Fiction: Novella
When the Heart Listens: A Milford-Haven Novella by Mara Purl
Bellekeep Books

Fiction: Religious
The Longest Day by Terry Toler
BeHoldings Publishing

Fiction: Romance
What the Heart Wants by Audrey Carlan
HQN

Fiction: Science Fiction
Killing Adam by Earik Beann
Profoundly One Publishing

Fiction: Short Story
Oranges by Gary Eldon Peter
New Rivers Press

Fiction: Thriller/Adventure
The President’s Dossier by James A. Scott
Oceanview Publishing

Fiction: Visionary
Journey of a JuBu by Blaine Langberg
Critical Eye

Fiction: Western
Moccasin Track by Reid Lance Rosenthal
Rockin’ SR Publishing

Fiction: Women’s Fiction
Appearances by Sondra Helene
She Writes Press

Fiction: Young Adult
The Return of the Dragon Queen by Farah Oomerbhoy
Wise Ink Creative Publishing

Health: Addiction & Recovery
Stepping Stones: A Memoir of Addiction, Loss, and Transformation by Marilea C. Rabasa
She Writes Press

Health: Aging/50+
EIGHTSOMETHINGS: A Practical Guide to Letting Go, Aging Well, and Finding Unexpected Happiness by Katharine Esty, PhD
Skyhorse Publishing

Health: Alternative Medicine
Have a Peak at This: Synergize Your Body’s Clock Towards a Highly Productive You by Said Hasyim
Self-Published

Health: Cancer
All Of Us Warriors: Cancer Stories of Survival and Loss by Rebecca Whitehead Munn
She Writes
Press

Health: Death & Dying
Aftermath: Picking Up the Pieces After a Suicide by Gary Roe
Healing Resources Publishing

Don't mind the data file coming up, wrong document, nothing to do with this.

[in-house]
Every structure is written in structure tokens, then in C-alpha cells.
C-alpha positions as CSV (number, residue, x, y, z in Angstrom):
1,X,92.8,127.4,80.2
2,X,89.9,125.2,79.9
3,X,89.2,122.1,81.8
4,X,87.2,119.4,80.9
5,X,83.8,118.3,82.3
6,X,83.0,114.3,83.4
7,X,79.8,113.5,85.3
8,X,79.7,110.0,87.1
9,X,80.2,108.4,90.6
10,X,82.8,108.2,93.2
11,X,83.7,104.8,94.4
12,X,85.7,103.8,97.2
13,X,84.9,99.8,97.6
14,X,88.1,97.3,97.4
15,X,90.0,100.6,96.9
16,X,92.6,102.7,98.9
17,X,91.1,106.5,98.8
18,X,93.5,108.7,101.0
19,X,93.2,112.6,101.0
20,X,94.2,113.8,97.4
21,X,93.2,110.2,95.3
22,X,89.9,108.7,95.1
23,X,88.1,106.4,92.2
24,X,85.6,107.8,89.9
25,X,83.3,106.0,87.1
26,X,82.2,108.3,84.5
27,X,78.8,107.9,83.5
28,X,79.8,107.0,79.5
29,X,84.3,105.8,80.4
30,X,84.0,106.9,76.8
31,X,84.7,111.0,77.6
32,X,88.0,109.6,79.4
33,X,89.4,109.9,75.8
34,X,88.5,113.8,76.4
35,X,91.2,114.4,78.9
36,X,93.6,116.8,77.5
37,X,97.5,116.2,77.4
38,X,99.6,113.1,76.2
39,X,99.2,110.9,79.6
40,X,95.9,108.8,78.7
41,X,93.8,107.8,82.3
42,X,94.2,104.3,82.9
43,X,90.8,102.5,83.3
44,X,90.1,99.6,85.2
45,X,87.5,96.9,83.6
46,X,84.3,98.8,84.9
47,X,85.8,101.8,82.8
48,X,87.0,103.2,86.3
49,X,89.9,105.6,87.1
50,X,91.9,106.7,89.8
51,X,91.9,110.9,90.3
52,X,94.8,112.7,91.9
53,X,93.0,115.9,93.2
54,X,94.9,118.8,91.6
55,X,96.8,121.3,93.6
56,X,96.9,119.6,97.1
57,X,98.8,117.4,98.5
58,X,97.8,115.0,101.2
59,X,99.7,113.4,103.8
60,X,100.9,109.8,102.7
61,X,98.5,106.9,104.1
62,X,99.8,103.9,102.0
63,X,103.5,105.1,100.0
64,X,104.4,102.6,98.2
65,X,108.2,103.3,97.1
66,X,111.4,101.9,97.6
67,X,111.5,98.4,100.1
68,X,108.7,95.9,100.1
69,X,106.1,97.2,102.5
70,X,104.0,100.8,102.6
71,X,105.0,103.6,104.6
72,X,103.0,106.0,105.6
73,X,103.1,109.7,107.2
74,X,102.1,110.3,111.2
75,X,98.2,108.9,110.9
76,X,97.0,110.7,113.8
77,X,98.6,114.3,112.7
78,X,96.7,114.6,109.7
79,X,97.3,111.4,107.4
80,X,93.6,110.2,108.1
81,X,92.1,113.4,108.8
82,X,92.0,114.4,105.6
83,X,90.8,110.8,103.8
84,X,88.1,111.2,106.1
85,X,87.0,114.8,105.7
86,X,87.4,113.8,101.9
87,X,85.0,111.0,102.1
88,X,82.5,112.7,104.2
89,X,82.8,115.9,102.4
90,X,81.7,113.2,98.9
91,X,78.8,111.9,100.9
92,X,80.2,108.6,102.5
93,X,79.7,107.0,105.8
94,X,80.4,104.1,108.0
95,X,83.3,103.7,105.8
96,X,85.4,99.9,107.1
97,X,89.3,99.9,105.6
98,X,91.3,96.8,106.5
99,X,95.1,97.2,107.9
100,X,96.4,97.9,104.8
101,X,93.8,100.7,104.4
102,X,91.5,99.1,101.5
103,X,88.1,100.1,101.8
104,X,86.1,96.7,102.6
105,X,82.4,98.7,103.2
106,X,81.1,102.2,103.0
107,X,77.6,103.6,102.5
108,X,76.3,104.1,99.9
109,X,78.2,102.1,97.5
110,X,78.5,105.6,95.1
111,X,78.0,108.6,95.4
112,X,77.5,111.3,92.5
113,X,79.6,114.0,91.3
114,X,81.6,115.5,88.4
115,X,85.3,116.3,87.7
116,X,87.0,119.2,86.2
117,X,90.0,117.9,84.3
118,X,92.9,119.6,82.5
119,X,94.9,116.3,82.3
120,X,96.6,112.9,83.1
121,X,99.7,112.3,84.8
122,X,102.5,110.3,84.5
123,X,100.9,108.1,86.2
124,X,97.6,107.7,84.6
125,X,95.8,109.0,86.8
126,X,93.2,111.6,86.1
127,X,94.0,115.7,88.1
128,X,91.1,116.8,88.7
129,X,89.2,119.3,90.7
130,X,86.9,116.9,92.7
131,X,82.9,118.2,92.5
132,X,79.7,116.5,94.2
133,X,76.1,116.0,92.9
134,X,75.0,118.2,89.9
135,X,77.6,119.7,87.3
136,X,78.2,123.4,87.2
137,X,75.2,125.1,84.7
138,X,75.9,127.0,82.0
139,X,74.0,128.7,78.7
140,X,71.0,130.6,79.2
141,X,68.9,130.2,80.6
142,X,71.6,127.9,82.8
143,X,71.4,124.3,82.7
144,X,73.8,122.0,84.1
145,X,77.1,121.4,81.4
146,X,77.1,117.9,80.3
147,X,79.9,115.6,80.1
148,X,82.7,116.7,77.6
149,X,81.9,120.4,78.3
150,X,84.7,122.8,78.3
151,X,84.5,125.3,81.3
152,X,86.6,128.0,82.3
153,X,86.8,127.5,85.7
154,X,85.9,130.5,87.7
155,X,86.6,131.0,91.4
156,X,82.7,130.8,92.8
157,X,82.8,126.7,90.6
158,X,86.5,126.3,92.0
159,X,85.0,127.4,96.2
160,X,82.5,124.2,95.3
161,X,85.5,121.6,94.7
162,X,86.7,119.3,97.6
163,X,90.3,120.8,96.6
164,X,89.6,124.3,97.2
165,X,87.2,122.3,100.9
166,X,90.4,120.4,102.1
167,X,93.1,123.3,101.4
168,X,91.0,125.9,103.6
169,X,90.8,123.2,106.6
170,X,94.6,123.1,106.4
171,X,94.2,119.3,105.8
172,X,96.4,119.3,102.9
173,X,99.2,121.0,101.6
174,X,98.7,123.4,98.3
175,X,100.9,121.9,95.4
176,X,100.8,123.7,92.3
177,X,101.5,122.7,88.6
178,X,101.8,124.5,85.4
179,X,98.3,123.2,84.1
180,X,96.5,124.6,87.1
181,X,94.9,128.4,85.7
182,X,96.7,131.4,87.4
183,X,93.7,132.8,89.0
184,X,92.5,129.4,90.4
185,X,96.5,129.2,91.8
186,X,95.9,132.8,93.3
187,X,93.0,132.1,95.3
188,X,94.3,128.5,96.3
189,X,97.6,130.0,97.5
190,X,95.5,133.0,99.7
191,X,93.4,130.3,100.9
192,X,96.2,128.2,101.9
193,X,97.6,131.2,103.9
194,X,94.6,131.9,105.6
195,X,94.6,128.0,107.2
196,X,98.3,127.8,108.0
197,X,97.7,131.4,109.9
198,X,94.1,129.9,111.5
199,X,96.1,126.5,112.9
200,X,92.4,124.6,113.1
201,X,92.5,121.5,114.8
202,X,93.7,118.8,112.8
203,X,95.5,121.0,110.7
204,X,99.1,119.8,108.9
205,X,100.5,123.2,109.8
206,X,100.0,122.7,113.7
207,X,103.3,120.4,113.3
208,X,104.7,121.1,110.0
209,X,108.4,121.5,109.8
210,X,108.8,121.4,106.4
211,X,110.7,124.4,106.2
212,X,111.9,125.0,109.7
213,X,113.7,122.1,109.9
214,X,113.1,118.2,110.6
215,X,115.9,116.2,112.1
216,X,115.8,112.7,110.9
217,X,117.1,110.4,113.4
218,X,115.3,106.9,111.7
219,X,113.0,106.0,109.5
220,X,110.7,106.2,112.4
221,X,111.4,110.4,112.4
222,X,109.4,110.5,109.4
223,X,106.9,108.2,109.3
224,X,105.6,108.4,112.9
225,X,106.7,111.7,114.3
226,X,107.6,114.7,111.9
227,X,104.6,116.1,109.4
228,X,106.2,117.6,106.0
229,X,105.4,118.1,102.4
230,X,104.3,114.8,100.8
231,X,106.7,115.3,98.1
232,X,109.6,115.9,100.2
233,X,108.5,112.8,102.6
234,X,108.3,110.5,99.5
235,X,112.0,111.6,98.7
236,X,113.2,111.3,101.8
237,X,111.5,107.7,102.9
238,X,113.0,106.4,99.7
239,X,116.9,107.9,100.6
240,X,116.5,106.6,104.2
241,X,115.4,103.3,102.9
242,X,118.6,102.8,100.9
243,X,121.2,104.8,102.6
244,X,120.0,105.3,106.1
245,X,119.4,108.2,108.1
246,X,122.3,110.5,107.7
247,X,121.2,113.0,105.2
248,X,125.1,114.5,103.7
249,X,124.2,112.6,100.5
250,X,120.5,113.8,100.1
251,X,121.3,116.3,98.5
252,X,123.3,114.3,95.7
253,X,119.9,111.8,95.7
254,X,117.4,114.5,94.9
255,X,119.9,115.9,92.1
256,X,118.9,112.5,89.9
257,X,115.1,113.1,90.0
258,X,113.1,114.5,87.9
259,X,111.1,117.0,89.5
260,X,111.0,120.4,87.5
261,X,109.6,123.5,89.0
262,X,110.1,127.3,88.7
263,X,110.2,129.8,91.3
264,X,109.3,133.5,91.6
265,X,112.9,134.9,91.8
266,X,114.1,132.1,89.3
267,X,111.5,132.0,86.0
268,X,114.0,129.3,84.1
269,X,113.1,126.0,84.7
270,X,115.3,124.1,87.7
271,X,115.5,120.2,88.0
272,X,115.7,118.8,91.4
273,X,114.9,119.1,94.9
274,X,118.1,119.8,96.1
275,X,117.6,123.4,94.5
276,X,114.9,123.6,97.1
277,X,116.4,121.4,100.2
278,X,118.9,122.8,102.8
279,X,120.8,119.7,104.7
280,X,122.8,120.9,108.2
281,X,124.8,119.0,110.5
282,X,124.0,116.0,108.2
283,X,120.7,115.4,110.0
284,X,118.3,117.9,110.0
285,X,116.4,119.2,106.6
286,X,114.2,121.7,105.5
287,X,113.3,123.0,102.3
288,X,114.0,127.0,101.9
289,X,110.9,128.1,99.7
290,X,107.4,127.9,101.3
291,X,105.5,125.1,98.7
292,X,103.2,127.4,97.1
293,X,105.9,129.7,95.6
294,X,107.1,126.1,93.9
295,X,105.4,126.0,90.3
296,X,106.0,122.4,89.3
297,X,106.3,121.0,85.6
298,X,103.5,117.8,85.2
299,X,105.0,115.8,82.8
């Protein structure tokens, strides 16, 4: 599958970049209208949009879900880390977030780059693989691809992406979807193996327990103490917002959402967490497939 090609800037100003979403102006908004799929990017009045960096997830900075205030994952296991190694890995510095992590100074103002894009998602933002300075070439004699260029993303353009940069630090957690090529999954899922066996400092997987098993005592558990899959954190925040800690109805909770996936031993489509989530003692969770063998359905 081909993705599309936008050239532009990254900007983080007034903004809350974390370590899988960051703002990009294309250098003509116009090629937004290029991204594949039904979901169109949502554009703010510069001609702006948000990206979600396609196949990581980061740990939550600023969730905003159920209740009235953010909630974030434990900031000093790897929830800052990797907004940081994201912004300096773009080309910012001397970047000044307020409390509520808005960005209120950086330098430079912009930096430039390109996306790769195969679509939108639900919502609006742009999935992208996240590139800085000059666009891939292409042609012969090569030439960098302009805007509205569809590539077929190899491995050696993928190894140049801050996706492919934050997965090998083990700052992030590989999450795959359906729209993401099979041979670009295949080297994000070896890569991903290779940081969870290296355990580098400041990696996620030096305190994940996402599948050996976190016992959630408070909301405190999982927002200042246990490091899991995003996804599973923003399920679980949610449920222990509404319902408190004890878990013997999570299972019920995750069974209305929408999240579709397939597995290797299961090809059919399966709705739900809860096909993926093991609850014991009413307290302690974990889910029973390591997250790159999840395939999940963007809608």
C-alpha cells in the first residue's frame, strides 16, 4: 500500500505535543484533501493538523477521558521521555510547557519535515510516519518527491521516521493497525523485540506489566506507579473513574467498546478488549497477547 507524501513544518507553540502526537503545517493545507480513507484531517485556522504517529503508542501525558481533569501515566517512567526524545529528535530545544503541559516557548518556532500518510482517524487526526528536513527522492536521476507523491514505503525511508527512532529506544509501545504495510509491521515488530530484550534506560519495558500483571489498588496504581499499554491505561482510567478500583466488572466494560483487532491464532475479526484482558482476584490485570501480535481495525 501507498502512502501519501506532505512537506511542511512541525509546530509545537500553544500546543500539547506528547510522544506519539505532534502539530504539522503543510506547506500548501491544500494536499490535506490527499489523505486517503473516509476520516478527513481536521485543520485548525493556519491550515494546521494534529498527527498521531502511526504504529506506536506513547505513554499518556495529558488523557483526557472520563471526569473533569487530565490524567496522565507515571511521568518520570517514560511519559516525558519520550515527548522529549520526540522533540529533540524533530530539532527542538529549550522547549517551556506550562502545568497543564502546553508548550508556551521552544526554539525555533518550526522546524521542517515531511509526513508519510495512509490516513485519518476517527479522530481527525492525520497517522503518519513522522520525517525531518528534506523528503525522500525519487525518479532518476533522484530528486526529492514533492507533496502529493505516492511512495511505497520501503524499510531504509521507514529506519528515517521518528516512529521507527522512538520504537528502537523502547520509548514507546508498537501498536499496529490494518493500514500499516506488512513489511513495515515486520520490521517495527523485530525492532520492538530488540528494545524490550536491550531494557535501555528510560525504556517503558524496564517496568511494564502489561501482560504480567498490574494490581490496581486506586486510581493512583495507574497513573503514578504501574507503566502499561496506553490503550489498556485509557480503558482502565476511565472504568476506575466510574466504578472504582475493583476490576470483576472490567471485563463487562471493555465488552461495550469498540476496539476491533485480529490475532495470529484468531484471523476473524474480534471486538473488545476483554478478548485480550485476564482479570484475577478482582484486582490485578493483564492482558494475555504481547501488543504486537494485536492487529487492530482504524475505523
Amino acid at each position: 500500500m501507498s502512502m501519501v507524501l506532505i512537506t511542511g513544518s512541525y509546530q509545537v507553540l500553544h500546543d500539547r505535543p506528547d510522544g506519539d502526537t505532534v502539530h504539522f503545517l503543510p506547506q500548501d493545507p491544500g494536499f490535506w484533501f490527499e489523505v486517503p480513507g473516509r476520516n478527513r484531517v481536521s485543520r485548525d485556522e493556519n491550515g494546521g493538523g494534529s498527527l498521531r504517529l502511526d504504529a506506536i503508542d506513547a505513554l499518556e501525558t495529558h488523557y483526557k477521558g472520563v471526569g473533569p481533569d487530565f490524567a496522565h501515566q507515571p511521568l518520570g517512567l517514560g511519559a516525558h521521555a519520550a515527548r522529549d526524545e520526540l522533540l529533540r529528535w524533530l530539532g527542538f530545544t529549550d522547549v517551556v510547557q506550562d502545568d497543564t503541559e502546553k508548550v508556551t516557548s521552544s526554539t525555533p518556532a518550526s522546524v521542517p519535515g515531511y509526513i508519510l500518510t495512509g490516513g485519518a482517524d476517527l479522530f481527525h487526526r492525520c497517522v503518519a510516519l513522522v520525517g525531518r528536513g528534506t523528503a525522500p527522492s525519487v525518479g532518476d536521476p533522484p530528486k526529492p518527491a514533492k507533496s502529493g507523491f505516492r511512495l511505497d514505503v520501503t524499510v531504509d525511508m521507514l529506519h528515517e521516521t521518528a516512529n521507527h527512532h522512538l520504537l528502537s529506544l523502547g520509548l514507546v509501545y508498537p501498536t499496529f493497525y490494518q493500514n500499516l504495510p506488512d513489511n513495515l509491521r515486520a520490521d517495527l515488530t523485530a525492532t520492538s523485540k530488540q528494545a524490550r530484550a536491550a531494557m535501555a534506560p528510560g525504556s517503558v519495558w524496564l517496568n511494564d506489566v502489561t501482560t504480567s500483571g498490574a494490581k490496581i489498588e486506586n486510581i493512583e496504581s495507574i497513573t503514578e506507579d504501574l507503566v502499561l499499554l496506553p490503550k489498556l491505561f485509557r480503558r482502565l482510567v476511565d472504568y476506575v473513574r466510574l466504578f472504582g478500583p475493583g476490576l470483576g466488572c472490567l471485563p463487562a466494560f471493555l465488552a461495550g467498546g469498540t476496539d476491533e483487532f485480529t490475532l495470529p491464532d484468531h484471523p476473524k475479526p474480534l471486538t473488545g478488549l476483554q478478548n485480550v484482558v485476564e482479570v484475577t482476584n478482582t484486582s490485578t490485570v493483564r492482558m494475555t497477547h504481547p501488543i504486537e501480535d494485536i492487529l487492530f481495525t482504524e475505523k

Health: Diet & Exercise
Whole Person Integrative Eating: A Breakthrough Dietary Lifestyle to Treat Root Causes of Overeating, Overweight and Obesity by Deborah Kesten, MPH and Larry Scherwitz, PhD
White River Press

Health: General
True Wellness for Your Gut: Combine the best of Western and Eastern medicine for optimal digestive and metabolic health by Catherine Kurosu, MD, L.Ac. and Aihan Kuhn, CMD, OBT
YMAA Publication Center

Health: Medical Reference
The Ultimate College Student Health Handbook: Your Guide for Everything from Hangovers to Homesickness by Jill Grimes, MD
Skyhorse Publishing

Health: Psychology/Mental Health
The Big Bliss Blueprint: 100 Little Thoughts to Build Positive Life Changes by Shell Phelps
Positive Streak Publishing,

LLCHealth: Women’s Health
The Book of Help: A Memoir of Remedies by Megan Griswold
Rodale Books/Penguin Random House

History: General
Gun Control in Nazi-Occupied France: Tyranny and Resistance by Stephen P. Halbrook
Independent Institute

History: Military
40 Thieves on Saipan The Elite Marine Scout-Snipers in One of WWII’s Bloodiest Battles by Joseph Tachovsky with Cynthia Kraack
Regnery History

History: United States
Liberty in Peril: Democracy and Power in American History by Randall G. Holcombe
Independent Institute

Home & Garden
My Creative Space: How to Design Your Home to Stimulate Ideas and Spark Innovation by Donald M. Rattner
Skyhorse Publishing

Humor
Struggle Bus: The Van. The Myth. The Legend. by Josh Wood
Lucid Books

Law